Transformation Unleashed: Optimized Journey of an Orphaned Boy’s Hope for Change through Vital Surgery for ‘Trunk-Like Nose
A BOY born with a rare condition is desperate for life-saving surgery to remove his huge, trunk-like nose.The nine-year-old suffers frontonasal encephalocele, where brain tissue grows out through a defect in the skull.
The weight of the growth meant the boy, nicknamed Ganesh, was unable to eat or speak when he was found by police.
He was roaming aimlessly on a deserted road in a remote village in northeast India.
But, he couldn’t tell police who he was or where he came from due to a speech impairment caused by the growth.
They named him Ganesh, believing he could be the reincarnation of the Hindu God Ganesh.
Police have since found out he is an orphan, and he was taken to be cared for by a child welfare committee in Assam.
A local NGO then offered to care for Ganesh.
Jiten Gogoi, president of the NGO, said: “He is the most special child in our NGO.
“I have never seen a child like him before.
“He could not talk. Because of the weight of his nose, he could not eat food by himself either.
“He was in an extremely painful situation.
“Our volunteers fed him and looked after him.”
With government’s help, the boy was admitted to a state-run hospital and was then transferred to Bangalore for advanced treatment.
For the last week, Ganesh has been cared for by a team of six doctors at Narayana Multi-speciality Hospital.
Dr Shibu Pillai, senior consultant neurosurgeon, who is looking into Ganesh’s case called his condition a rare congenital defect – meaning it’s present from birth.
“The boy is suffering from frontonasal encephalocele, a condition in which a part of skull is not developed.
“In his case, because of the defect, a part of brain has bulged out of skull and created a large lump on his forehead.”
In his case, because of the defect, a part of brain has bulged out of skull and created a large lump on his forehead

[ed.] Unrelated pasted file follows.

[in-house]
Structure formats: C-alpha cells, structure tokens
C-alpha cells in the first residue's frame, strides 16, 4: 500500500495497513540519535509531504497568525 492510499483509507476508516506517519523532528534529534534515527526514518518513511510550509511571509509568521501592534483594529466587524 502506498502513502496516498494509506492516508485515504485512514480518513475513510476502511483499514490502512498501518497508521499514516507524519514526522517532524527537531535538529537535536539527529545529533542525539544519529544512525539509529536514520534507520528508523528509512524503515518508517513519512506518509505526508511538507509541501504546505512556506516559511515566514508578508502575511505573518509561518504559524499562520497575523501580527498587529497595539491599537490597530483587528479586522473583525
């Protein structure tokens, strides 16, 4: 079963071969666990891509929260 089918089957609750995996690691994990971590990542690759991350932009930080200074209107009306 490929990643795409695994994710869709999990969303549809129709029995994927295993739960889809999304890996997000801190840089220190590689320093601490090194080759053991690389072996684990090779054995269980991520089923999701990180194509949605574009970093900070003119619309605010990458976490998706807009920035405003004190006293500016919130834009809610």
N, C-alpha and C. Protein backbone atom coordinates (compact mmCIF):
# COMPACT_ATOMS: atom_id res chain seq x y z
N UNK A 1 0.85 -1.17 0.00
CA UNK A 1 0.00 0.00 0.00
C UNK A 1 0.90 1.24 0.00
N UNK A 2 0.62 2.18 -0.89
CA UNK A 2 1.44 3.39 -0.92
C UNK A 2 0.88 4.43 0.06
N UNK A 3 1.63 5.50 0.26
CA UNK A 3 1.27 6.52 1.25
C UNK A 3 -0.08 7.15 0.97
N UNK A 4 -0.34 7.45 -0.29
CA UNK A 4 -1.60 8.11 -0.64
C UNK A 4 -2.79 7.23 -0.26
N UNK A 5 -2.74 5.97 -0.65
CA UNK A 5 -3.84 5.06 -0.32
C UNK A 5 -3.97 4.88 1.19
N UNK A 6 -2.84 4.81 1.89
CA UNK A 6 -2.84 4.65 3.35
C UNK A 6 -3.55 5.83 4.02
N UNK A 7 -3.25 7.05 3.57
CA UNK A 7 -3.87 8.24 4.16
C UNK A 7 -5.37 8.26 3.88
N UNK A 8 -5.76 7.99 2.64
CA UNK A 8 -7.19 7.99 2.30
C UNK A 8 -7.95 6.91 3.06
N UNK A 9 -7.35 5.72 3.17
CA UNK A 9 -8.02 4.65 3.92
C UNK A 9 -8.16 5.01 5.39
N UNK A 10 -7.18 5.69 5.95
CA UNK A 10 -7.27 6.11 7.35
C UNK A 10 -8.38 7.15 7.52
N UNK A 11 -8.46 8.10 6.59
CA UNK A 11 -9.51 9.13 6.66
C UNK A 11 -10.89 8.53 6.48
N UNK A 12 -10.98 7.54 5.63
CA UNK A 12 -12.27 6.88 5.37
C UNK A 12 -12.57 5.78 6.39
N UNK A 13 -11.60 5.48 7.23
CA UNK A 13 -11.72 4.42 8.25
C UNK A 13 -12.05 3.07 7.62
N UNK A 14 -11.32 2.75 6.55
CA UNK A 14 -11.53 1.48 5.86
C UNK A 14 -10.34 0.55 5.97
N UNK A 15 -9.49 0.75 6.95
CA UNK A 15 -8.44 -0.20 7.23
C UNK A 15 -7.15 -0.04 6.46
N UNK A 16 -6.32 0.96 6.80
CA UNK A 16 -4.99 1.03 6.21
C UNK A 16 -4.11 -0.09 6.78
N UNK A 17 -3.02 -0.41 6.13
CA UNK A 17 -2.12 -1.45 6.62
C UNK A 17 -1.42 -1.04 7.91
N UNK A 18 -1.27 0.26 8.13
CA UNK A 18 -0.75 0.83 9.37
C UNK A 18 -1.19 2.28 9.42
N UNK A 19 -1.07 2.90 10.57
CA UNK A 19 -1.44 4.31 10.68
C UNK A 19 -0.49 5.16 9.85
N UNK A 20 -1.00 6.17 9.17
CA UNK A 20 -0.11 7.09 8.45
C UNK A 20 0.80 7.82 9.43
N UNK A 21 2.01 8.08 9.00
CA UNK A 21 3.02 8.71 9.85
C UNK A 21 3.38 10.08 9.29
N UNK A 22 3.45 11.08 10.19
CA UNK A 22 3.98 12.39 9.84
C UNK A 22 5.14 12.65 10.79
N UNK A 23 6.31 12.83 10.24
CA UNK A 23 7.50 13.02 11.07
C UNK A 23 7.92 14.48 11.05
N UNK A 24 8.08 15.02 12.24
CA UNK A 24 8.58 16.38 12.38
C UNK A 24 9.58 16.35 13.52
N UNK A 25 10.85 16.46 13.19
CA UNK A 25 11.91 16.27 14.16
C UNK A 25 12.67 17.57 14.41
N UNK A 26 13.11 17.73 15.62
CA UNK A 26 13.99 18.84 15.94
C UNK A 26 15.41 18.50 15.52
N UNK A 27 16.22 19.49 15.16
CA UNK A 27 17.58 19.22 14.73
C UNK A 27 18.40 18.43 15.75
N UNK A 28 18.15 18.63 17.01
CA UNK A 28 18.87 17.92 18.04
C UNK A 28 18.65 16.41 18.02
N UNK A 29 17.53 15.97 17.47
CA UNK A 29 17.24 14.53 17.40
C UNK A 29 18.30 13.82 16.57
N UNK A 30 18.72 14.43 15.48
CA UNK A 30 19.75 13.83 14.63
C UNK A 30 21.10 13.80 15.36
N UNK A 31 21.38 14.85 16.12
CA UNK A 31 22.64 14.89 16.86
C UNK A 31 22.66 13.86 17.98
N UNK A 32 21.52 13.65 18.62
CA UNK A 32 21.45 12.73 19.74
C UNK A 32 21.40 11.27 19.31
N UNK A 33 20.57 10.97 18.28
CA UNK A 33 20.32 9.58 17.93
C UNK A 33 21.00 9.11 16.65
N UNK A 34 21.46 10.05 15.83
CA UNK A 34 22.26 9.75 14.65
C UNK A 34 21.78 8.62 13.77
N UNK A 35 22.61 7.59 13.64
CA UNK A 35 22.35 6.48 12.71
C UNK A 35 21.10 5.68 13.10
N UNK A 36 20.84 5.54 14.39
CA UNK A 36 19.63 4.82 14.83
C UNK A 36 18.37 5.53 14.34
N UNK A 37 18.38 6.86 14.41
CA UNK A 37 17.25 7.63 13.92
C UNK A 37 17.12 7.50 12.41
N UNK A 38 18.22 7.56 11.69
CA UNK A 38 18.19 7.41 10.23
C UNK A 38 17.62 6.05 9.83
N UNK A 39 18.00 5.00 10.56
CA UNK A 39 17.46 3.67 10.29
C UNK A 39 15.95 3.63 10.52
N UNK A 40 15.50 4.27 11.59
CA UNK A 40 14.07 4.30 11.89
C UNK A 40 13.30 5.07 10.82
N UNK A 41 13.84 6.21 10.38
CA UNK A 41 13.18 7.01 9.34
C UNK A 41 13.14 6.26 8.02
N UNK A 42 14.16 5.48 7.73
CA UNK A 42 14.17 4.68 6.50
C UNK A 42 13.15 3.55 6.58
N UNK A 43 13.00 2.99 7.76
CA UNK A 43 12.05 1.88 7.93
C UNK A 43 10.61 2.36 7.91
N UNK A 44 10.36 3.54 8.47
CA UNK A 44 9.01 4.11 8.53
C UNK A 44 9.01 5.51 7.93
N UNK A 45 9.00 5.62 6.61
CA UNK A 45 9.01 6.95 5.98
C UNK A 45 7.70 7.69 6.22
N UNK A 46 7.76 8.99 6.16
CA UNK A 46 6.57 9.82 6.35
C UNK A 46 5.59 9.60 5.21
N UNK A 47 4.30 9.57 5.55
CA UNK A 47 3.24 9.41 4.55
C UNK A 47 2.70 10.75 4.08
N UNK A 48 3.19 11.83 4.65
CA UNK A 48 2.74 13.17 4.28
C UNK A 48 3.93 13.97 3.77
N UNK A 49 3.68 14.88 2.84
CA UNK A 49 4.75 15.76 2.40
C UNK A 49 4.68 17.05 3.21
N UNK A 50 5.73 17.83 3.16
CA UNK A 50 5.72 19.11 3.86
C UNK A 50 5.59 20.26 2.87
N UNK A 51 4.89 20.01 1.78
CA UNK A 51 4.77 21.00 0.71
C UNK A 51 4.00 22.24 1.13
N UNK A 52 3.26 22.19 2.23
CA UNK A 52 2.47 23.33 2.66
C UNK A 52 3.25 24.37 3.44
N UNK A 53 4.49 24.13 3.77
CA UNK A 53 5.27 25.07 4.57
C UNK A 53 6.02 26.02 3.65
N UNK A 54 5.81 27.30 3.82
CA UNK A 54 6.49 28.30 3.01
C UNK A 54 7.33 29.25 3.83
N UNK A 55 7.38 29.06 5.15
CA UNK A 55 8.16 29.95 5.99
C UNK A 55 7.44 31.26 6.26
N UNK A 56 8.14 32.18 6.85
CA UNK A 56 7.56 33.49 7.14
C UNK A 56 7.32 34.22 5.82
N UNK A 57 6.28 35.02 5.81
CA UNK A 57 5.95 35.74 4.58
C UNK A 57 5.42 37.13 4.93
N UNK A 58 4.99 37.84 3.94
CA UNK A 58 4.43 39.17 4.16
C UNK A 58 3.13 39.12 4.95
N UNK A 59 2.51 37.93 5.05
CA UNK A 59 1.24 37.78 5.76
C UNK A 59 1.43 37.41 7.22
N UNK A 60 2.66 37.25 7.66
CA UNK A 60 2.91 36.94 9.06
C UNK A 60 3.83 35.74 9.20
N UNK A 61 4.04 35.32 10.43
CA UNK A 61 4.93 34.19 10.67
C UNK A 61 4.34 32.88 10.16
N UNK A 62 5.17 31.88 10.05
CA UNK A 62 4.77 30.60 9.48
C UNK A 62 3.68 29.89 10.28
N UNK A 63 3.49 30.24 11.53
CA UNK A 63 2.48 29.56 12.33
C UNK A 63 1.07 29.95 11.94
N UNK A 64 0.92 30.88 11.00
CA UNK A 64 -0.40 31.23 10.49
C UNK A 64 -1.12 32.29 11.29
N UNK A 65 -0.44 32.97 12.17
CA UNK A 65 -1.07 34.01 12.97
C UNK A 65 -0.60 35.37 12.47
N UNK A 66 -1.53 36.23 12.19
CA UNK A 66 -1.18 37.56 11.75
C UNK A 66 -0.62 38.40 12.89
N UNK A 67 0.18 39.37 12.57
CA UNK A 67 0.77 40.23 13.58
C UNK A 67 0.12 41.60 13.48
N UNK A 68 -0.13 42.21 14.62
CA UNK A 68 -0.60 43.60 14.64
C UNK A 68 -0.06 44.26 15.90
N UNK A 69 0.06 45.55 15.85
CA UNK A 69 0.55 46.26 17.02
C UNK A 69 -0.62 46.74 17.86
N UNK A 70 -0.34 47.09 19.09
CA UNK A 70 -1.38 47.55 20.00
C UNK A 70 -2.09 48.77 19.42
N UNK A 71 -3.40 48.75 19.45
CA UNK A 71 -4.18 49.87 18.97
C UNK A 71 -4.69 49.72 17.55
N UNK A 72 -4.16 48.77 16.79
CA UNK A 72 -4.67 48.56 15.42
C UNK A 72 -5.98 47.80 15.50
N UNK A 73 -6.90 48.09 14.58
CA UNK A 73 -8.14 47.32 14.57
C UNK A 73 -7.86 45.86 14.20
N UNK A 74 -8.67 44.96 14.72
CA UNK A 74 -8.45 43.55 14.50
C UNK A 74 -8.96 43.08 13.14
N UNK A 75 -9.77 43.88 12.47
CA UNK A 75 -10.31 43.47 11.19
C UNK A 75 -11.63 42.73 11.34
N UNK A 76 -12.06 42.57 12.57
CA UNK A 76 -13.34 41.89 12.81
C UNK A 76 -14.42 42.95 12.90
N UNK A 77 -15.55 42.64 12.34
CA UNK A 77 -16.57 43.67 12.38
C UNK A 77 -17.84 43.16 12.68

Frontonasal encephalocele is a defect caused when brain tissue grow through a defect in the skull.
The doctor said while the case is not uncommon, what makes Ganesh’s condition so rare is that he was left untreated for a long time.
The doctors are now hoping to perform reconstructive surgery to reduce the size of Ganesh’s growth.
Dr Pillai said: “Our first priority is to operate on him to reduce the swelling and reconstruct his nose.
“While the surgery would be complex and might last as long as six hours, we are confident that it would be successful.”
But doctors believe Ganesh will need a couple of surgeries before he can lead a normal life.
Dr Pillai said: “Because of the condition, his brain has developed slower than other children his age.
“His speech is impaired and he is mentally underdeveloped.
“But with treatment and medicines, we are hoping to improve his condition.”
Once the surgery is conducted and Ganesh is sent back to the NGO, Gogoi says they will put him up for adoption.
“People are looking at him as God’s blessings. They were worshiping him when he was here. They adore him. We are hopeful that once he is back after the surgery, he will get a loving home to stay forever,” said Gogoi.